Talk opens on magnet schools
Parents of public school children in Lee County wanting more personalized educational strategies could have something to look forward to in the coming months.
The Lee County Board of Education is exploring the creation of one or more magnet schools, which officials say would lead to increased choice in the county. While larger districts like Wake County, Cumberland County and Charlotte-Mecklenburg Schools implement the programs at the middle and high school levels, Lee County Schools are looking into doing so in the elementary schools.
Magnet schools are schools that have a specific focus — fine arts and music, government and civics, science and math, foreign language and more — which are open to students from all over the county, regardless of the district in which a student actually lives. Students still go through regular curriculum, just with a greater focus on the school’s theme. The set-up can also vary between a traditional or year-round calendar, as well as a classical or Montessori teaching philosophy.
“What’s exciting to me about it is the potential this could open up to the children,” Tamara Brogan, the school board member who’s leading research and planning into the issue, said Wednesday. “If children are excited about something ... then they’re more likely to engage in the learning process and work harder at it. And that’s what we want.”
Brogan said she and Linda Smith — who constitute the school board’s Curriculum and Instruction Committee — met Tuesday with Andy Bryan, the district’s associate superintendent for curriculum and instruction, to get the ball rolling on a rough draft she described as “still very much in the infant stage.”
So while there are no plans to have this ready by next school year — if it happens at all — Brogan said there are already a few known factors: It would start as a pilot program in one or two schools. Transportation issues could provide large stumbling blocks and must be addressed before any changes are made. Decisions about the calendar and teaching style would be left up to the individual schools. And although certain themes will dominate, the schools must abide by the same curriculum other North Carolina public schools use.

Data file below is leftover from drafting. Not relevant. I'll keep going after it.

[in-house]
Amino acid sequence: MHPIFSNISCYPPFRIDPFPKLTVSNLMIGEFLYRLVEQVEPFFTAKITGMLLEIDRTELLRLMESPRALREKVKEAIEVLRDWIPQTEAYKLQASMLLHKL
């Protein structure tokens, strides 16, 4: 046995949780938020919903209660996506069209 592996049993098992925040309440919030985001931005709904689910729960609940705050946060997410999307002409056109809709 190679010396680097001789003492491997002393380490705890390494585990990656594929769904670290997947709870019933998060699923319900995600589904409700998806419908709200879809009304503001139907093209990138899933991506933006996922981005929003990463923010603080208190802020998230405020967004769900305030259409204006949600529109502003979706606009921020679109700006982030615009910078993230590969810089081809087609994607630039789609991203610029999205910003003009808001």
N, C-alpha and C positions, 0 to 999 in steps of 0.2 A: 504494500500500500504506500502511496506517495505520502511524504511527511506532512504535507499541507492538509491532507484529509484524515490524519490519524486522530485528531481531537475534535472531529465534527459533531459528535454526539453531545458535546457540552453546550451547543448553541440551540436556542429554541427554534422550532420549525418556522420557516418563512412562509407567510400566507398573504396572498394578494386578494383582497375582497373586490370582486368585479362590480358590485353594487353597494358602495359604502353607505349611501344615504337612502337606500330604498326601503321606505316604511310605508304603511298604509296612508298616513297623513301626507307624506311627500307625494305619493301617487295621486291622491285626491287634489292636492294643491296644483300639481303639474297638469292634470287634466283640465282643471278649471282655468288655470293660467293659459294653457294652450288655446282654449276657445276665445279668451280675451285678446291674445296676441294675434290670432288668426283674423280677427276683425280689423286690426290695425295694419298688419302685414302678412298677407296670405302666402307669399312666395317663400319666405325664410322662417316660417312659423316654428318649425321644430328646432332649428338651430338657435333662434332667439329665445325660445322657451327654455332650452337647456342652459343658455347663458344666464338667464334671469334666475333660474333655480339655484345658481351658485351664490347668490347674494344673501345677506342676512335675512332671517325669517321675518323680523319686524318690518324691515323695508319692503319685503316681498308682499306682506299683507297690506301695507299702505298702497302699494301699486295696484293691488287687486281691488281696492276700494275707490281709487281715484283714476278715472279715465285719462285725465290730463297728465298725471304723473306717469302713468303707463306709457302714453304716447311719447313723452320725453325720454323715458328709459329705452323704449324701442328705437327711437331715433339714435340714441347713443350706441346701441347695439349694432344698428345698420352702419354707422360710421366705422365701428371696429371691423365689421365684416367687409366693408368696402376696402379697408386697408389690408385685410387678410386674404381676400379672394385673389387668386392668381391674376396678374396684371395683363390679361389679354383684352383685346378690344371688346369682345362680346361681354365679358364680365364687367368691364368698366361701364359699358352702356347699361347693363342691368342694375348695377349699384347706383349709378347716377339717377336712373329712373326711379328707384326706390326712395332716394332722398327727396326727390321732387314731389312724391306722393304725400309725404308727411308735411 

Prior to coming to Lee County in early 2009, Superintendent Jeff Moss headed two North Carolina school systems — Stanly County and Beaufort County — that had magnet schools, and he said he’s excited for the prospect that Lee County may establish some, although he’ll be in a new job in South Carolina before that happens.
“I think they add a lot to providing parental choice,” he said. “... The possibilities are endless.”
Lynn Smith, chairman of the school board, said he likes the idea and thinks that — after the widespread protests that derailed a proposal to switch all elementary and middle schools to a year-round calendar several months ago — magnet schools could lead to a compromise with what parents want and what he and other school officials thought would be best.
“What I heard at the public forum (on the calendar change) is people want a choice — they do not want to be forced into anything,” Smith said, adding that that he still personally favors year-round education and is hopeful that any magnet schools would also be year-round.
Brogan said that while all discussion now is focused on elementary schools, she could also imagine a magnet program in one or more middle schools in the future, as well. But for now, she said, they’re trying to stay focused on elementary students because they want to change attitudes toward school at a young age.
“I’ve got five children, and I know that if my children are excited about a subject, they’re going to work harder at it,” Brogan said. “... That’s what’s exciting to me, because I can see how this could really excite our students. I was the same. As I’m looking at some of these (magnet) schools, I’m thinking, ‘Wow, I wish I would have had this.’ Honestly, I probably would’ve done better and worked harder when I was a student.”
The program will be discussed at the school board’s April 9 meeting, scheduled for 6 p.m. at Lee County High School’s board room. Brogan said she welcomes any and all input and encouraged people to come hear about it in person.